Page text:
"The doctors really tried their best but it was too late," Dr Abbassi said, amid tears. "I was so optimistic: I thought nothing would happen to her. I still feel she is alive. I cannot believe she is with us no more."
One is a senior intelligence officer and retired army officer who worked for Pakistan's sinister Inter Services Intelligence spy agency, which has close links to the Taliban and has been involved in drug smuggling and political assassinations. He allegedly directed two Islamic terrorist groups and reportedly once boasted that he could pay money to hired killers to assassinate anyone who posed a threat to Musharraf's regime.Update the UK's Daily Express adds:
He was given another senior intelligence post by Musharraf after his bid to become a senior overseas diplomat for Pakistan failed when the host country refused to let him in because of his past activities.
He was also linked to Omar Sheikh, the former British public schoolboy convicted of kidnapping US journalist Daniel Pearl, who was murdered in 2002 by having his throat cut and being decapitated by Islamic terrorists.
The second individual named by Miss Bhutto is well known in Pakistani political circles and has been involved in a vicious family feud with her for decades.
One of his relatives was said to have been murdered by the militant Al Zulfiqar group run by Miss Bhutto's brother, Murtaza. The organisation was set up to avenge the execution of Miss Bhutto's father Zulfiqar Bhutto by ex-Pakistan dictator Zia ul Haq.
The third individual is a chief minister who has repeatedly denounced Miss Bhutto - and faced political annihilation if she won the elections scheduled for next week. He made an outspoken attack on her only hours before her death.
Grainy images of a balding man firing two shots at Miss Bhutto before detonating an explosion are now being enhanced by security agencies investigating whether the plot was the work of a rogue terror outfit or was masterminded by either Al Qaeda affiliates or renegade elements within President Musharraf's government.Why wasn't that 11 pounds of explosive detonated by the massive explosion too, I wonder? And note that Bhutto fell back inside the car before the bomb went off.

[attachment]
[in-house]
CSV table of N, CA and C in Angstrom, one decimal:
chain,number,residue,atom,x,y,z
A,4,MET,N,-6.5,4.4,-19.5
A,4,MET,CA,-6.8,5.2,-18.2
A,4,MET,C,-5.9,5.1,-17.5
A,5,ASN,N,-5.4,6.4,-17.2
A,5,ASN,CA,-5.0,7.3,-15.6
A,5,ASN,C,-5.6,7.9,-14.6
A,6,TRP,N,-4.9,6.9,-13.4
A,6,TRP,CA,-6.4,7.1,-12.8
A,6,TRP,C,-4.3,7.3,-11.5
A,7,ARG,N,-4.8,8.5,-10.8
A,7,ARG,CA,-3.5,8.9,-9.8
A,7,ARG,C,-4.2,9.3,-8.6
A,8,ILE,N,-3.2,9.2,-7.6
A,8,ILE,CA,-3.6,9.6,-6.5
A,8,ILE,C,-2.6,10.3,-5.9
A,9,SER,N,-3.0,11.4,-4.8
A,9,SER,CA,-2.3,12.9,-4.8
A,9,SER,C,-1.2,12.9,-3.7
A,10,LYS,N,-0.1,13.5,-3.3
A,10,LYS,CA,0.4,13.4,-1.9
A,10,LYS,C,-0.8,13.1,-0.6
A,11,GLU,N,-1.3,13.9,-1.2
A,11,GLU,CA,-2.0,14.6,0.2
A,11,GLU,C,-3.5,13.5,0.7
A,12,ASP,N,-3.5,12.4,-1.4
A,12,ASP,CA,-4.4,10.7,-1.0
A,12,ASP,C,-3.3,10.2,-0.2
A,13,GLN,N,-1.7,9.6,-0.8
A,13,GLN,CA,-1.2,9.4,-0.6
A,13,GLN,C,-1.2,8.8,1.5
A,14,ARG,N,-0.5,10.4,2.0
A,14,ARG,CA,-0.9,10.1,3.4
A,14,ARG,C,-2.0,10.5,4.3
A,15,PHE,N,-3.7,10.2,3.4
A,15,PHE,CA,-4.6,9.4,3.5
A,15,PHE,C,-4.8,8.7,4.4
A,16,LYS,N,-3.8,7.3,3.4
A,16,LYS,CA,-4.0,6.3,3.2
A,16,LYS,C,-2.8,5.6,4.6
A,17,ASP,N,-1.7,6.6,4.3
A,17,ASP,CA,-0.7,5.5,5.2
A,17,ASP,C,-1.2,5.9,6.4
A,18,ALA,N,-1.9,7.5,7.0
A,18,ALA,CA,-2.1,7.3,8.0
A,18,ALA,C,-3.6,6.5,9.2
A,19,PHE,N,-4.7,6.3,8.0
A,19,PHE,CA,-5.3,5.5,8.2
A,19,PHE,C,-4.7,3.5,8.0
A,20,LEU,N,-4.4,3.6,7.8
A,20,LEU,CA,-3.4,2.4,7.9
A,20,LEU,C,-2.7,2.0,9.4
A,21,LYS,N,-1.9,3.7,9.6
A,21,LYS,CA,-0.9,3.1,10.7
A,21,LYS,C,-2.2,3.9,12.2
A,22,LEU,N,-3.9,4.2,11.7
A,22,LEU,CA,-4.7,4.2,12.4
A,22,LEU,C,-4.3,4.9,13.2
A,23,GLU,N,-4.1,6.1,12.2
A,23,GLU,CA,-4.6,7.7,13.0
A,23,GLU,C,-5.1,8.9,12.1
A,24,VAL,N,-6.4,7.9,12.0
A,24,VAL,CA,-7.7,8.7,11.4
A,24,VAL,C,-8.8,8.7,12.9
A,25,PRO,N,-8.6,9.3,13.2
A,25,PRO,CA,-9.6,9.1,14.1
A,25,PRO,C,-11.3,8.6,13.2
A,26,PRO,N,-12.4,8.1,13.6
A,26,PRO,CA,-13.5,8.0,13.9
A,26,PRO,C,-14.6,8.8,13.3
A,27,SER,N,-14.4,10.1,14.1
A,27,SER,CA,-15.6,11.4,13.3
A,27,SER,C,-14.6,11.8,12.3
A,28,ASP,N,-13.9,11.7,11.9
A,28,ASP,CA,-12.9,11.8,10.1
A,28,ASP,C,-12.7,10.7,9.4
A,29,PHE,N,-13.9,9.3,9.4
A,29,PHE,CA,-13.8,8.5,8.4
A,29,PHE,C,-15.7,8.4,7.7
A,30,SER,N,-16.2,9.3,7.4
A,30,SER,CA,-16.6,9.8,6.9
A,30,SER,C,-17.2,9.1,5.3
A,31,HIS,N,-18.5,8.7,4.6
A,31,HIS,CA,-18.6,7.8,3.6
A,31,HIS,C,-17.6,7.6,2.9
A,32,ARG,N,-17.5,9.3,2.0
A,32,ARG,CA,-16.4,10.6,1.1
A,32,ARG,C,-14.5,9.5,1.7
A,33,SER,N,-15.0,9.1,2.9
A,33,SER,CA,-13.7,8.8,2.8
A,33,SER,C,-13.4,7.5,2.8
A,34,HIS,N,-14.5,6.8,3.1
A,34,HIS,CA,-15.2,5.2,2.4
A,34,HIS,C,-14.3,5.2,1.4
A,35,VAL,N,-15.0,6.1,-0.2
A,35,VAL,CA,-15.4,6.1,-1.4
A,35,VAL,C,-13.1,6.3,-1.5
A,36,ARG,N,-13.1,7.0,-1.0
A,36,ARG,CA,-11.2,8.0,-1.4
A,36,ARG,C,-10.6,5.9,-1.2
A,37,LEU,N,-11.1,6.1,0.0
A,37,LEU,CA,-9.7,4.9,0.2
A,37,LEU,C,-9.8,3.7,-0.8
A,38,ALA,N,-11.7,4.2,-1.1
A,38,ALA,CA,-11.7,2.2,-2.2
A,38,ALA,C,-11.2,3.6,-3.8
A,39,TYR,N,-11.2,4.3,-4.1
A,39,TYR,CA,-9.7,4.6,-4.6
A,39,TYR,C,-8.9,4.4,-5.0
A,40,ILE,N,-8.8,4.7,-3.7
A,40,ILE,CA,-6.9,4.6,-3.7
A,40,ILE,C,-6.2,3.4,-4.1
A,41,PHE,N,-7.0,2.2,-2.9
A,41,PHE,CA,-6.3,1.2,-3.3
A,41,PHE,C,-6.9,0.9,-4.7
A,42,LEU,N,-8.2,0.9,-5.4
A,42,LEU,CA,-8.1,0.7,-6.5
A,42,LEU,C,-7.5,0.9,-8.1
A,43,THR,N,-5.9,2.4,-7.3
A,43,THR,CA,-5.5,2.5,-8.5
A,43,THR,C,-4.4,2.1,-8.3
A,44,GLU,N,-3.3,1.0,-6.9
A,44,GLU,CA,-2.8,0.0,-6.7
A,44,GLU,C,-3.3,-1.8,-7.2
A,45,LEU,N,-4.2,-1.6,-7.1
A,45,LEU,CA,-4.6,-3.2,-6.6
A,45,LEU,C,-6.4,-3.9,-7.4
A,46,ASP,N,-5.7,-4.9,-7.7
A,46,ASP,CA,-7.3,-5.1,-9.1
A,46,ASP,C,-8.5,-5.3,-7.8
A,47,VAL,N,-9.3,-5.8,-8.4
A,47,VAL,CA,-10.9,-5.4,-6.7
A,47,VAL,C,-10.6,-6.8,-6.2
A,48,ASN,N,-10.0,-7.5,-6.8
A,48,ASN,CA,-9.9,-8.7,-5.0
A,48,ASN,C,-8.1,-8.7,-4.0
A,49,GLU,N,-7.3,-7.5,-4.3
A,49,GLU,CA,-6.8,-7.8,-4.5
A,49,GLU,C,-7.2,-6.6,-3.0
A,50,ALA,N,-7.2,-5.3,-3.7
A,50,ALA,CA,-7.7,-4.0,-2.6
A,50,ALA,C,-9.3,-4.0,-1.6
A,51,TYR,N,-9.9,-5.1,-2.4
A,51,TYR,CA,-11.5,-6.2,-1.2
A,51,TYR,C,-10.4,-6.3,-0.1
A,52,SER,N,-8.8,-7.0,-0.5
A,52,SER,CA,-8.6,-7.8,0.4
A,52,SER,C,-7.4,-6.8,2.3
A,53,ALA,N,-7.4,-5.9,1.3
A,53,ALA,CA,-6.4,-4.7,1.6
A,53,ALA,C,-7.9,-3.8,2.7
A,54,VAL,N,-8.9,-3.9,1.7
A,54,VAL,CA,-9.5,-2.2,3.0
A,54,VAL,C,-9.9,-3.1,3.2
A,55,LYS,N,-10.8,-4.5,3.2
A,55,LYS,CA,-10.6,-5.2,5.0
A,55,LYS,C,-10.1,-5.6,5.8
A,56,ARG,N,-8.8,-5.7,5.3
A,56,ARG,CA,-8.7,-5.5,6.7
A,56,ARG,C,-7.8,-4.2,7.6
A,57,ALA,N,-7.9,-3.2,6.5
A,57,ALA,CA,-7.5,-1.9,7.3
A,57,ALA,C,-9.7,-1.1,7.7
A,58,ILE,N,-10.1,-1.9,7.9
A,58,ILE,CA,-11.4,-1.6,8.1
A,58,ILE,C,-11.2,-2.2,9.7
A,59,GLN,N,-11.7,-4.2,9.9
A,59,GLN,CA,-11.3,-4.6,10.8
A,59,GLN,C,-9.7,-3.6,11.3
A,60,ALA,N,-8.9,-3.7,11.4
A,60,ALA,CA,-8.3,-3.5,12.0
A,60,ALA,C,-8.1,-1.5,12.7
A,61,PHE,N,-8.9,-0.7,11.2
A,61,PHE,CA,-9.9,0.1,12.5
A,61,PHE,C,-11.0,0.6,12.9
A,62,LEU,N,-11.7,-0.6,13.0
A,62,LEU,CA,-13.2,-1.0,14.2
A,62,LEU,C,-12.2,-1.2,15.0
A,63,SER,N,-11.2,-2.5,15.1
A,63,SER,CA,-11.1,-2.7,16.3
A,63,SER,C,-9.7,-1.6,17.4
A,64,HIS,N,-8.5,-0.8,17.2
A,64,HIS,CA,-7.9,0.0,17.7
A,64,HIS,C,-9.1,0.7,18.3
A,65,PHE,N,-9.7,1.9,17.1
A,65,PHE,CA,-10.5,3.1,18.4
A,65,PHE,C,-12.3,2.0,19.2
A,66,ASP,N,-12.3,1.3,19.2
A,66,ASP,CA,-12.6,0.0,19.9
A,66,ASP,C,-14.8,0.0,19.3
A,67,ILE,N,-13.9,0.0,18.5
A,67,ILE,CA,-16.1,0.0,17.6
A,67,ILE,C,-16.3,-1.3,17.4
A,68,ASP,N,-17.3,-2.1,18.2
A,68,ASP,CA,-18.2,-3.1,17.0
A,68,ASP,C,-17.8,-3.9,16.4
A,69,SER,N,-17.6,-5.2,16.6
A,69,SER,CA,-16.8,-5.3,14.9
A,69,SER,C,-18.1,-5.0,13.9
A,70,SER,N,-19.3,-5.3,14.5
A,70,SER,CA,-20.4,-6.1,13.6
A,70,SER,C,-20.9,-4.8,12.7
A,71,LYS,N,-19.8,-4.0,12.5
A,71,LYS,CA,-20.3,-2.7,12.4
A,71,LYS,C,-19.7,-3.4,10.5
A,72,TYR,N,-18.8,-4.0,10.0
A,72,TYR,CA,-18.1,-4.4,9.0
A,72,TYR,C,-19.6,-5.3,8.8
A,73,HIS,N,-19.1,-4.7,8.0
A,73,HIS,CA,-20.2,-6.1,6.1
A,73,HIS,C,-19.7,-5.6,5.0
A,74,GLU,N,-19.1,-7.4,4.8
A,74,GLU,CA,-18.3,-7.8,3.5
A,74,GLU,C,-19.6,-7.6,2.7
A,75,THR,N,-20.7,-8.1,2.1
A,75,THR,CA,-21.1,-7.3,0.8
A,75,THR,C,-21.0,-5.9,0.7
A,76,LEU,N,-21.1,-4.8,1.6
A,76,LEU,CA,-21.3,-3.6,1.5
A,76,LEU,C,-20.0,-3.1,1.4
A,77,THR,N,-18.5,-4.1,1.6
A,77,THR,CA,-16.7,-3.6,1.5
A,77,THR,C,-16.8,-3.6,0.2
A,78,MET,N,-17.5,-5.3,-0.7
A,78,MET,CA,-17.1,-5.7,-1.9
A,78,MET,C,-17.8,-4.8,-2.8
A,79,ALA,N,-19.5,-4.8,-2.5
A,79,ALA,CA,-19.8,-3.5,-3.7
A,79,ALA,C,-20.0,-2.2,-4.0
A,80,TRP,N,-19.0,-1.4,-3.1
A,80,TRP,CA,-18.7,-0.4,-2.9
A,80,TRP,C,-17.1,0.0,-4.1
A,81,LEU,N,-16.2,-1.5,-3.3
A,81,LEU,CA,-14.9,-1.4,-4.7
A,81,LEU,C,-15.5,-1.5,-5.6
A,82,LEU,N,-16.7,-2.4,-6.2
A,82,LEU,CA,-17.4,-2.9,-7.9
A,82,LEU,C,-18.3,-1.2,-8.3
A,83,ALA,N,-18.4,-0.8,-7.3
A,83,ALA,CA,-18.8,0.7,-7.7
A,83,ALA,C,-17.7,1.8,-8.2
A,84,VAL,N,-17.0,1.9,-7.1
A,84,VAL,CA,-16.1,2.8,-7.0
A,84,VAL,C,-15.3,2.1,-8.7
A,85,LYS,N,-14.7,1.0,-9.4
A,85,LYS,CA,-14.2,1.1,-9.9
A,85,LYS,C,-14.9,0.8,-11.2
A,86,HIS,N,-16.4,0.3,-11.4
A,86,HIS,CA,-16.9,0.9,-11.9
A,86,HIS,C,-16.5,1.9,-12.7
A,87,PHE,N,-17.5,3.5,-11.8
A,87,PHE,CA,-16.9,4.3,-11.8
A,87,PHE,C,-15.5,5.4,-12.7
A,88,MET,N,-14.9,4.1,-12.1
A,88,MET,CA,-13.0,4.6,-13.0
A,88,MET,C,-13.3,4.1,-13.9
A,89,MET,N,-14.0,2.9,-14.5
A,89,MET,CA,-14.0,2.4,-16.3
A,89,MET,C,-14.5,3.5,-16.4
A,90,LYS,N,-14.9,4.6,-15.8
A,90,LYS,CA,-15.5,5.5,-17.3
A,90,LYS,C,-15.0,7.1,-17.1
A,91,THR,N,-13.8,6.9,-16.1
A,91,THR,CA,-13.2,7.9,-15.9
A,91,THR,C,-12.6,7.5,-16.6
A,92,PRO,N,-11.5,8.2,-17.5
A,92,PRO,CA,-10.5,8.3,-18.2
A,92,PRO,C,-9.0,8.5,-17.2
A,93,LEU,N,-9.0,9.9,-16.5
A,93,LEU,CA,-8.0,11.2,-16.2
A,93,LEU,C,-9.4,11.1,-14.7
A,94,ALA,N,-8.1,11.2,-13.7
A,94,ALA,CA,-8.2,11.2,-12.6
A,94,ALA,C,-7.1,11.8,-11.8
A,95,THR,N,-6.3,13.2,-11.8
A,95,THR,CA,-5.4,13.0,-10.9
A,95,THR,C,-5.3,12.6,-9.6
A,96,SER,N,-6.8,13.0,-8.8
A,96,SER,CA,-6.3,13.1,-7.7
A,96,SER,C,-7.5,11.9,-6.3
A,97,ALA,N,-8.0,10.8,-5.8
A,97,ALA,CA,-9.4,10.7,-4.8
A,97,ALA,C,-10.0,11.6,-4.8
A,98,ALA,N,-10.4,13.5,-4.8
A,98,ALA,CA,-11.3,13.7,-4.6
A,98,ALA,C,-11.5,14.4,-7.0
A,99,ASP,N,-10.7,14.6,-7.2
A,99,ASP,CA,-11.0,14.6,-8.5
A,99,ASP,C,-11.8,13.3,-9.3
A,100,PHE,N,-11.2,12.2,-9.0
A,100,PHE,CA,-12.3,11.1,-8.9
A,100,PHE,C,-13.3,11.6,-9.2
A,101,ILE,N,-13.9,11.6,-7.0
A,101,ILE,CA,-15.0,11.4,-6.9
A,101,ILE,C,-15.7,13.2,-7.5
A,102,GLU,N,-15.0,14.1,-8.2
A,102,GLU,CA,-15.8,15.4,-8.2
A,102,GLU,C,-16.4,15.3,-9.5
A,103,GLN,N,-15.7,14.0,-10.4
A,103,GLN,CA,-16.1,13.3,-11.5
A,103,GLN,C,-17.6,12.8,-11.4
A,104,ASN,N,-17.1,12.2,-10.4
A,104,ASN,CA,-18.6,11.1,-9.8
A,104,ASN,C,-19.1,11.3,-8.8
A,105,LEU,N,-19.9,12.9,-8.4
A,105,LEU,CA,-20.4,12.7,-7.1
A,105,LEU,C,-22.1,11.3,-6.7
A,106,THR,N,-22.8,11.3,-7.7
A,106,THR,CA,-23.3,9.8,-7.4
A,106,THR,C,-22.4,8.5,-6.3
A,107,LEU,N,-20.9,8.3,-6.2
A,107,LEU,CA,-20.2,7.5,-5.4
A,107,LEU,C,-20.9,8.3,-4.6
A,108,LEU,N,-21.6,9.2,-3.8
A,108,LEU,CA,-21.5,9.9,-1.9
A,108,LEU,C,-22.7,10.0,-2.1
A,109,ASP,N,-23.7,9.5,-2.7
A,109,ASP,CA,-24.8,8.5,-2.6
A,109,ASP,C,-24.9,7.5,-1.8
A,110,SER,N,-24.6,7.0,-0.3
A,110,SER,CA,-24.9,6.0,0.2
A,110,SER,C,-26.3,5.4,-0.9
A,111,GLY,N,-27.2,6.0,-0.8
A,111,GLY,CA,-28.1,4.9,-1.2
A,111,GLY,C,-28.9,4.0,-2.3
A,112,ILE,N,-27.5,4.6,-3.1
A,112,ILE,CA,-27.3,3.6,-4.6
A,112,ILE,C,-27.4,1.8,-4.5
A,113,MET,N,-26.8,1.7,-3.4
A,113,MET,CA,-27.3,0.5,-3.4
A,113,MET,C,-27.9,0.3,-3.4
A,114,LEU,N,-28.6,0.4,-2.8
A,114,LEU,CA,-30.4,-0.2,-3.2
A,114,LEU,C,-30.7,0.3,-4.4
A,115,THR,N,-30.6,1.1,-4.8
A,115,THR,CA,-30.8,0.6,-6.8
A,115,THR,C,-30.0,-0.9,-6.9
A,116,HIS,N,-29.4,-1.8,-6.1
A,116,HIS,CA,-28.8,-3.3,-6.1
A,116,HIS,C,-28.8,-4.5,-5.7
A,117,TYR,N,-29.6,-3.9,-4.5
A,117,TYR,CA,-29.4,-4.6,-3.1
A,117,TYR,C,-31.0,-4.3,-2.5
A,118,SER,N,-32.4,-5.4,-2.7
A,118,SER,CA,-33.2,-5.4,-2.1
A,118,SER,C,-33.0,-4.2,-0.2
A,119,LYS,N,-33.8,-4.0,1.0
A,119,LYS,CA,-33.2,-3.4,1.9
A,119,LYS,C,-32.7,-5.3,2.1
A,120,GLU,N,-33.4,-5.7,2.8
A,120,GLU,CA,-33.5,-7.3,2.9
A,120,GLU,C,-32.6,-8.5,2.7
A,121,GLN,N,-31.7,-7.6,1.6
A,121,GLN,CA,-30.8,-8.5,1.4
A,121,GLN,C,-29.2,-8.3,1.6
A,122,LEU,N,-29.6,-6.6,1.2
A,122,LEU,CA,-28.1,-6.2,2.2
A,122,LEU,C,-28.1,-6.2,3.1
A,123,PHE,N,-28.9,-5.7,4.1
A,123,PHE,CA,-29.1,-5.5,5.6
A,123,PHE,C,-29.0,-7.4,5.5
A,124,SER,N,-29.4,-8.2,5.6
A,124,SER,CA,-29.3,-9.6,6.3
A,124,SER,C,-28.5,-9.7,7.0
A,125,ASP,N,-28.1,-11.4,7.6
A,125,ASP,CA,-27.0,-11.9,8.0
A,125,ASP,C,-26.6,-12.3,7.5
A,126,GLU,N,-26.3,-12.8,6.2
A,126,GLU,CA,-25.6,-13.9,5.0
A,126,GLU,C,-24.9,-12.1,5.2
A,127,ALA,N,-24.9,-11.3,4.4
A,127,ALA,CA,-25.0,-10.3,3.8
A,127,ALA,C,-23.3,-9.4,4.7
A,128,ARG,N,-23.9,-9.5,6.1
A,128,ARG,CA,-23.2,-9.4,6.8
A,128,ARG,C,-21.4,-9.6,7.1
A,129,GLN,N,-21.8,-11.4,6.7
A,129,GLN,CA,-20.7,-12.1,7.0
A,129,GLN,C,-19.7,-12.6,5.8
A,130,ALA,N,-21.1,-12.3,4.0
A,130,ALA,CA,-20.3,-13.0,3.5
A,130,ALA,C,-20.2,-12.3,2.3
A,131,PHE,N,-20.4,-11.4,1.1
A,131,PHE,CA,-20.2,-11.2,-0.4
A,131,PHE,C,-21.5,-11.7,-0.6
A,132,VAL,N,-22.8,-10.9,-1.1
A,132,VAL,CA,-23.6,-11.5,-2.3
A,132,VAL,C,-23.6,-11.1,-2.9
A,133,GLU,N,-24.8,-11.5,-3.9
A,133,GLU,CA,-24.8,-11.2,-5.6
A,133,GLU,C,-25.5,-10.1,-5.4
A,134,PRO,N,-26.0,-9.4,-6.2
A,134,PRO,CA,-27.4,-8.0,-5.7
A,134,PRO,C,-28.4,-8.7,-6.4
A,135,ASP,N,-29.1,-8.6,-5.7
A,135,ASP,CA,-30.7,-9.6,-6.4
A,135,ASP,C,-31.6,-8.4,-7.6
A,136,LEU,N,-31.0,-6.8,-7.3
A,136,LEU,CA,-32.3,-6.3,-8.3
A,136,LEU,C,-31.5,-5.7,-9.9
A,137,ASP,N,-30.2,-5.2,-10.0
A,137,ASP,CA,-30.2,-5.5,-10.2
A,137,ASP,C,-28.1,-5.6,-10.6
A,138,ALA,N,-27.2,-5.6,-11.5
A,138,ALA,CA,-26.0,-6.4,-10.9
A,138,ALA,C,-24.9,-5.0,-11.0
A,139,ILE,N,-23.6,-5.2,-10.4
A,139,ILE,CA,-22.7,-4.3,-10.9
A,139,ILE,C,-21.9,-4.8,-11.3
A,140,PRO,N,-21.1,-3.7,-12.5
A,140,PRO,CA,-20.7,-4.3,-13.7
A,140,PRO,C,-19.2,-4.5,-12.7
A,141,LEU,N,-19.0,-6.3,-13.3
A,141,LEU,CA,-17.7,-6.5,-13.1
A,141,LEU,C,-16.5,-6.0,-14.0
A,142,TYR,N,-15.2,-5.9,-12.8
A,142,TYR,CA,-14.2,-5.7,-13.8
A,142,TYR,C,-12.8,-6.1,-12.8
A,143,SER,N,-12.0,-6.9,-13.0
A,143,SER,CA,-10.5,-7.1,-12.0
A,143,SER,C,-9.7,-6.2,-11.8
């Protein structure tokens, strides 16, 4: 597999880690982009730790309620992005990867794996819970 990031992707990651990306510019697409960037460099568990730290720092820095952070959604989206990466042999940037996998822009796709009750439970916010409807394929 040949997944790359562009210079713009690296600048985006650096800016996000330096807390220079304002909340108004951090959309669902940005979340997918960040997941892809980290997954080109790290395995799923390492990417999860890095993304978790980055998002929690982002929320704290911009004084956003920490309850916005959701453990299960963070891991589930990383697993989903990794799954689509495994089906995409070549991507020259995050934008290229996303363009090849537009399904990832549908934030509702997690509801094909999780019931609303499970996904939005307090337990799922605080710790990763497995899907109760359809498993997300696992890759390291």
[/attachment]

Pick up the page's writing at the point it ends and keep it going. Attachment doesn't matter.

Meanwhile, last night an English-language Pakistan TV channel broadcast pictures taken by an amateur photographer which, it said, showed that two assassins took part in the attack.
One photo shows a man in a dark suit and wearing sunglasses within 12 yards of Miss Bhutto and pointing what appears to be a gun at her. Just behind him is another man, dressed all in white, who the Dawn News channel said was an associate of the gunman and who activated the bomb. Another picture shows Mrs Bhutto falling back into her car and disappearing from view before the explosives are triggered.
Security sources have revealed that 11 lb of explosives and two pistols found near the body of the assassin are being looked at by forensic experts and fingerprints taken from the killer's corpse are being checked against the records of the ISI, Pakistan's military intelligence arm.